The use of bicarbonate during cadiopulmonary resuscitation remains controversial. The present standards, suggested in large part by the investigations of Bishop and Weisfeldt, and the acknowledged toxicity of treatment with bicarbonate led to aggressive use of hyperventilation, the frequent monitoring of pH, and a reduction in bicarbonate administration. However, to date no studies have indicated an improvement in outcome to support the importance of these changes. Instead, controversy continues concerning the most appropriate buffer and whether the pH gradient induced between venous and arterial beds during CPR is of importance. To date, a viable alternative regimen has not been proposed. Thus, at present there is little new data upon which to base a major change in strategy, although the logic of reducing further the use of bicarbonate seems compelling. The choice of antiarrhythmic therapy is equally difficult. Initially, experimental studies suggested a more potent antifibrillatory effect for bretylium than for lidocaine. Subsequent studies have challenged these initial experimental results and clinical data have failed to indicate the benefit of one drug over the other. There is little information to suggest that these agents are more effective than the aggressive use of defibrillation alone in patients with ventricular fibrillation. It therefore seems improbable that a definitive decision concerning the use of one or another of these agents can be made.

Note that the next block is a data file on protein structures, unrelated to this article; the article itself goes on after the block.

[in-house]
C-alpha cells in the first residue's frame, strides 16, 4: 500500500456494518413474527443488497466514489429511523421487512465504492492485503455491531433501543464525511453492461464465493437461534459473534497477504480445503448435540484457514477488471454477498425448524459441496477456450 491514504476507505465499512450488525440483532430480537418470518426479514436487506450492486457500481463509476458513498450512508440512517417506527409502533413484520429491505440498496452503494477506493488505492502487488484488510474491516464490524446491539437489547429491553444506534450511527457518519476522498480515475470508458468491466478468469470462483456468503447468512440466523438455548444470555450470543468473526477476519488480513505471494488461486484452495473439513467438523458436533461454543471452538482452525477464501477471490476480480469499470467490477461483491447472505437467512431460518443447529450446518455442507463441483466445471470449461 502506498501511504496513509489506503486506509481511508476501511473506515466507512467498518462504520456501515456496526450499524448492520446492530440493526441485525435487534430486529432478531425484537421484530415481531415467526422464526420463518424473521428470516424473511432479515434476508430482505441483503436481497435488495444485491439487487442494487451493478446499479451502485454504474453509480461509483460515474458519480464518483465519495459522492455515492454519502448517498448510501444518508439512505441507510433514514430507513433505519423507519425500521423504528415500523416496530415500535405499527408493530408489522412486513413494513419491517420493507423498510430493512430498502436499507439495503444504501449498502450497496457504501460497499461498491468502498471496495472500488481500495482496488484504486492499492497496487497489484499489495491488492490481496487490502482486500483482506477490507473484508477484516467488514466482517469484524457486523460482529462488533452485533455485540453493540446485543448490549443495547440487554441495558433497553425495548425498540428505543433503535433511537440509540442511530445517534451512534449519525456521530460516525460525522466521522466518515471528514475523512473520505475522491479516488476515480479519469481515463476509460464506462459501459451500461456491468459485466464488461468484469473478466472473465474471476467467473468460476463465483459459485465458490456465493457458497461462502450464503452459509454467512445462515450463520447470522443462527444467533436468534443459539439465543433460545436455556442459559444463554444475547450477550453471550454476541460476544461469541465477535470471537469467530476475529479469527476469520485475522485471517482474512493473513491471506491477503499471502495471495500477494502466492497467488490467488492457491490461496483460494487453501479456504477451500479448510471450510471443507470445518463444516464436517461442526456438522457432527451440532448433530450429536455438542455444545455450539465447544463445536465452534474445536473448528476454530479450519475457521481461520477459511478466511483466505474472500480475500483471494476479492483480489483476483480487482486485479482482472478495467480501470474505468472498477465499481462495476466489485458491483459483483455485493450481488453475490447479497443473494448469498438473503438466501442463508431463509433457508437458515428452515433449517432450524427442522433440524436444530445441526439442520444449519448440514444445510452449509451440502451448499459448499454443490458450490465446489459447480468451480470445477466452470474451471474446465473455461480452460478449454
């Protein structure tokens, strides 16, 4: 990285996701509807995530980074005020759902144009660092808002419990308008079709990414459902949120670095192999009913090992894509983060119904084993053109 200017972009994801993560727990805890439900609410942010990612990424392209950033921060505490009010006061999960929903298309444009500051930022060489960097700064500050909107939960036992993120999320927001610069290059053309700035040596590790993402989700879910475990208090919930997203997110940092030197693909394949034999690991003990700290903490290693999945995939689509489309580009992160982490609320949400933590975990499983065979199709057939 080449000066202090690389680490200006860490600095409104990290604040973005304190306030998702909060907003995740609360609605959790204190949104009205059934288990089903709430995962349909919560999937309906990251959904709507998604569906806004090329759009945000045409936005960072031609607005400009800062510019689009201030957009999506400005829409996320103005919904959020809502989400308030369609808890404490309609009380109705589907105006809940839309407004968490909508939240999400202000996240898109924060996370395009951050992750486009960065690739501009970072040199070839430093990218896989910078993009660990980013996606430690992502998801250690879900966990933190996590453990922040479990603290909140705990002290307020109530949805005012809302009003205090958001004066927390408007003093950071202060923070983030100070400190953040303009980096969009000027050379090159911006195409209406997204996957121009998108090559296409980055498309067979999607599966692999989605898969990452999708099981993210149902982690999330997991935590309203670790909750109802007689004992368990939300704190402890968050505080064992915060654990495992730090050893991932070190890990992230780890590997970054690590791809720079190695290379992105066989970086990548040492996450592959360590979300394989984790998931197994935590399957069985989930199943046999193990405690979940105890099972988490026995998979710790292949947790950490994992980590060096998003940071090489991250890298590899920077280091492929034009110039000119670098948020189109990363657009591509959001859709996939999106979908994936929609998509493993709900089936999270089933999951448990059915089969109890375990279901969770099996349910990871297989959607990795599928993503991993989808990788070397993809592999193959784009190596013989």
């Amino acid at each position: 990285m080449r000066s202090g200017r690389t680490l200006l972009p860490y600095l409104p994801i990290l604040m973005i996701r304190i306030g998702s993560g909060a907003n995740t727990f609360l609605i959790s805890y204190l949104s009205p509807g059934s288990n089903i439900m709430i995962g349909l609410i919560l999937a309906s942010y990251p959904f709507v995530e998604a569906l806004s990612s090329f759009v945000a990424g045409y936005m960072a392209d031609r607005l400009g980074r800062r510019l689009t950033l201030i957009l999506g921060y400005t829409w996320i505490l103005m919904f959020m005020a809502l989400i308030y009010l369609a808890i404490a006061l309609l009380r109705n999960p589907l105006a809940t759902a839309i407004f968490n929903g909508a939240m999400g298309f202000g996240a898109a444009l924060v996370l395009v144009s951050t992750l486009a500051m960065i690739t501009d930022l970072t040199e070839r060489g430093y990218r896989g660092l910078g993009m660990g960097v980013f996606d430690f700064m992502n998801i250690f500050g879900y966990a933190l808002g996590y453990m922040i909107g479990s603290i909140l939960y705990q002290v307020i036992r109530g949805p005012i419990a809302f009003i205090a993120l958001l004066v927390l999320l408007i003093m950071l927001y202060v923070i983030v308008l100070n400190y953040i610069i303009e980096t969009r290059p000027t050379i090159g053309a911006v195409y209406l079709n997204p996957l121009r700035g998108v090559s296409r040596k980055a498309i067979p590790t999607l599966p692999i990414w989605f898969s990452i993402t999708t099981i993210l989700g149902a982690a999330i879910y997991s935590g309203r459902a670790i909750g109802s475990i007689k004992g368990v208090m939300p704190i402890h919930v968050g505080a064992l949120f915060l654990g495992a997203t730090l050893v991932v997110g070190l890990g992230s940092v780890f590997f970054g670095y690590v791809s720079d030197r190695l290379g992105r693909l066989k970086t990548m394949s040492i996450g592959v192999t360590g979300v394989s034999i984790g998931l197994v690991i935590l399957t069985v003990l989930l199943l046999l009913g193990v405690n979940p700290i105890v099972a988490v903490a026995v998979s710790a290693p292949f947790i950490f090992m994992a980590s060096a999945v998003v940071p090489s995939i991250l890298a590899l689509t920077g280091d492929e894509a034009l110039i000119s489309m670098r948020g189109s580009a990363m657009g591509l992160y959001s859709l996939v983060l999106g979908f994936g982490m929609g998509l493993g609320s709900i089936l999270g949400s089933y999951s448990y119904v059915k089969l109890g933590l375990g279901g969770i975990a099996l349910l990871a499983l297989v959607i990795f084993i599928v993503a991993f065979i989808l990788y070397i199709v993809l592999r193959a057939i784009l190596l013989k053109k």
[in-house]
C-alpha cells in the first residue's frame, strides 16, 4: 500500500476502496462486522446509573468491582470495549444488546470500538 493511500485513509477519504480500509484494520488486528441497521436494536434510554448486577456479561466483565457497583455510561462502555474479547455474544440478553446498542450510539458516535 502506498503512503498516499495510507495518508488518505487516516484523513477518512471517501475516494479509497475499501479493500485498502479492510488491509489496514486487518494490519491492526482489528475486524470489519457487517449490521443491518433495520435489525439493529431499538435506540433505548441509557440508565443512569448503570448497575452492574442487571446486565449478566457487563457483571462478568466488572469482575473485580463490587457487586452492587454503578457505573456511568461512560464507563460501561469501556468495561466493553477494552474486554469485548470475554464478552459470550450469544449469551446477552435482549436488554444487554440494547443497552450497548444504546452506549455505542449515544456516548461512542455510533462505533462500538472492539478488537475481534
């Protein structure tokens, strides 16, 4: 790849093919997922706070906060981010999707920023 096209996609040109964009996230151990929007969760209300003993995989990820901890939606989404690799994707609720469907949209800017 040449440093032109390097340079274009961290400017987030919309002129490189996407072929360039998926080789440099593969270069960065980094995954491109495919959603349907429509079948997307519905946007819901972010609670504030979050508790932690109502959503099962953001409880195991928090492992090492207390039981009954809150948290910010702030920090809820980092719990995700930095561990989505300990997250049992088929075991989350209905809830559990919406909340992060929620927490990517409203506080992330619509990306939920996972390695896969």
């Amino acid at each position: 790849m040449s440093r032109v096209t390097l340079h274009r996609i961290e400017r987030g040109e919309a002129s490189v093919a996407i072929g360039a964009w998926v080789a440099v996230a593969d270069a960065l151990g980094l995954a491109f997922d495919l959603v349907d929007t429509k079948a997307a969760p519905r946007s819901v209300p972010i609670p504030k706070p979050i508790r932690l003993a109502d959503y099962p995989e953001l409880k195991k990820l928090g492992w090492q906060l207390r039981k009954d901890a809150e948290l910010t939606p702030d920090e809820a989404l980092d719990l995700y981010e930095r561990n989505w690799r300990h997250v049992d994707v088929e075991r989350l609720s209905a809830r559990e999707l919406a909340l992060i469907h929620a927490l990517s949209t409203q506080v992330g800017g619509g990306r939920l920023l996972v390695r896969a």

|Original language||English (US)|
|Issue number||6 II MONOGR. 126|
|State||Published - Dec 1 1986|
ASJC Scopus subject areas
- Cardiology and Cardiovascular Medicine
- Physiology (medical)